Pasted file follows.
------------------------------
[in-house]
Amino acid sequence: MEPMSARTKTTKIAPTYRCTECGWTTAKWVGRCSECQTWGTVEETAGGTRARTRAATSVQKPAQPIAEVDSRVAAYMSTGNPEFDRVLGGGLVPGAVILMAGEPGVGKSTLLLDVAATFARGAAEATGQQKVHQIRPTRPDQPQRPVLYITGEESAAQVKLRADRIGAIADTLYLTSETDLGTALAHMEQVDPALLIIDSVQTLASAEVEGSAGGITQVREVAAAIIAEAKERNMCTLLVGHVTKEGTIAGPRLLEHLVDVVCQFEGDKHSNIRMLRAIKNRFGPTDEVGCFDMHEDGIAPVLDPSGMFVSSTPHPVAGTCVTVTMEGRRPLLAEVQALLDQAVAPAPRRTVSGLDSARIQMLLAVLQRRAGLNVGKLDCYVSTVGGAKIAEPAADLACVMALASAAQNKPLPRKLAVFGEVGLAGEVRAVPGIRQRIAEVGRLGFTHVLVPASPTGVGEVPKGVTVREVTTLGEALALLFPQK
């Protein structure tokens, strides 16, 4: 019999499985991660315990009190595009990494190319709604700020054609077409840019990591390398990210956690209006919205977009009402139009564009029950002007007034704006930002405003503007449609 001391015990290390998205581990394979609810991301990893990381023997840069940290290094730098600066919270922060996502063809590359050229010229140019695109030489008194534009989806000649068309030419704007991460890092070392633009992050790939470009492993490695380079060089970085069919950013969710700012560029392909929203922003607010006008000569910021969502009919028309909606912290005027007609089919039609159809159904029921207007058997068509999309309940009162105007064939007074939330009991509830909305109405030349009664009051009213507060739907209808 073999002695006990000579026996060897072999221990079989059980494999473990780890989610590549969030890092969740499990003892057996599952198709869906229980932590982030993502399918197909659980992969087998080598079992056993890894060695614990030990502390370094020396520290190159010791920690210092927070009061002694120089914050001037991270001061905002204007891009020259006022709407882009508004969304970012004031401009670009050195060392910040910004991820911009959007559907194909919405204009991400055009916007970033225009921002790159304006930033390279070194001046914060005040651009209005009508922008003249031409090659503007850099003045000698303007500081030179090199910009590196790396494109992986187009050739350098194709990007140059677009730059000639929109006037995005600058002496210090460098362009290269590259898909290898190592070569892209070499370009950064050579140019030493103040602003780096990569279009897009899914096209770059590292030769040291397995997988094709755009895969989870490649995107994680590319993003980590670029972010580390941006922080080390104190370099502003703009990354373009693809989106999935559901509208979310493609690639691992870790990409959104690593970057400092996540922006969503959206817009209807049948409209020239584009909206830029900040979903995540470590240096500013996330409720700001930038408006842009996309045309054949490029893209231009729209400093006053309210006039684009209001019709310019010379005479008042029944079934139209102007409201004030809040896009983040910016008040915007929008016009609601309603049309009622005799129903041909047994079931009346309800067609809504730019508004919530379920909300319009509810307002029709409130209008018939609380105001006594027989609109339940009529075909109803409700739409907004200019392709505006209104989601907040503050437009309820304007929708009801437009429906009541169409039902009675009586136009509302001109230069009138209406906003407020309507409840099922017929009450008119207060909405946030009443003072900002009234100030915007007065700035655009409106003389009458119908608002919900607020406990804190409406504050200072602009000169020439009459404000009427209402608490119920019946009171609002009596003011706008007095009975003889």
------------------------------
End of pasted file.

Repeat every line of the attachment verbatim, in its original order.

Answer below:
[in-house]
Amino acid sequence: MEPMSARTKTTKIAPTYRCTECGWTTAKWVGRCSECQTWGTVEETAGGTRARTRAATSVQKPAQPIAEVDSRVAAYMSTGNPEFDRVLGGGLVPGAVILMAGEPGVGKSTLLLDVAATFARGAAEATGQQKVHQIRPTRPDQPQRPVLYITGEESAAQVKLRADRIGAIADTLYLTSETDLGTALAHMEQVDPALLIIDSVQTLASAEVEGSAGGITQVREVAAAIIAEAKERNMCTLLVGHVTKEGTIAGPRLLEHLVDVVCQFEGDKHSNIRMLRAIKNRFGPTDEVGCFDMHEDGIAPVLDPSGMFVSSTPHPVAGTCVTVTMEGRRPLLAEVQALLDQAVAPAPRRTVSGLDSARIQMLLAVLQRRAGLNVGKLDCYVSTVGGAKIAEPAADLACVMALASAAQNKPLPRKLAVFGEVGLAGEVRAVPGIRQRIAEVGRLGFTHVLVPASPTGVGEVPKGVTVREVTTLGEALALLFPQK
């Protein structure tokens, strides 16, 4: 019999499985991660315990009190595009990494190319709604700020054609077409840019990591390398990210956690209006919205977009009402139009564009029950002007007034704006930002405003503007449609 001391015990290390998205581990394979609810991301990893990381023997840069940290290094730098600066919270922060996502063809590359050229010229140019695109030489008194534009989806000649068309030419704007991460890092070392633009992050790939470009492993490695380079060089970085069919950013969710700012560029392909929203922003607010006008000569910021969502009919028309909606912290005027007609089919039609159809159904029921207007058997068509999309309940009162105007064939007074939330009991509830909305109405030349009664009051009213507060739907209808 073999002695006990000579026996060897072999221990079989059980494999473990780890989610590549969030890092969740499990003892057996599952198709869906229980932590982030993502399918197909659980992969087998080598079992056993890894060695614990030990502390370094020396520290190159010791920690210092927070009061002694120089914050001037991270001061905002204007891009020259006022709407882009508004969304970012004031401009670009050195060392910040910004991820911009959007559907194909919405204009991400055009916007970033225009921002790159304006930033390279070194001046914060005040651009209005009508922008003249031409090659503007850099003045000698303007500081030179090199910009590196790396494109992986187009050739350098194709990007140059677009730059000639929109006037995005600058002496210090460098362009290269590259898909290898190592070569892209070499370009950064050579140019030493103040602003780096990569279009897009899914096209770059590292030769040291397995997988094709755009895969989870490649995107994680590319993003980590670029972010580390941006922080080390104190370099502003703009990354373009693809989106999935559901509208979310493609690639691992870790990409959104690593970057400092996540922006969503959206817009209807049948409209020239584009909206830029900040979903995540470590240096500013996330409720700001930038408006842009996309045309054949490029893209231009729209400093006053309210006039684009209001019709310019010379005479008042029944079934139209102007409201004030809040896009983040910016008040915007929008016009609601309603049309009622005799129903041909047994079931009346309800067609809504730019508004919530379920909300319009509810307002029709409130209008018939609380105001006594027989609109339940009529075909109803409700739409907004200019392709505006209104989601907040503050437009309820304007929708009801437009429906009541169409039902009675009586136009509302001109230069009138209406906003407020309507409840099922017929009450008119207060909405946030009443003072900002009234100030915007007065700035655009409106003389009458119908608002919900607020406990804190409406504050200072602009000169020439009459404000009427209402608490119920019946009171609002009596003011706008007095009975003889």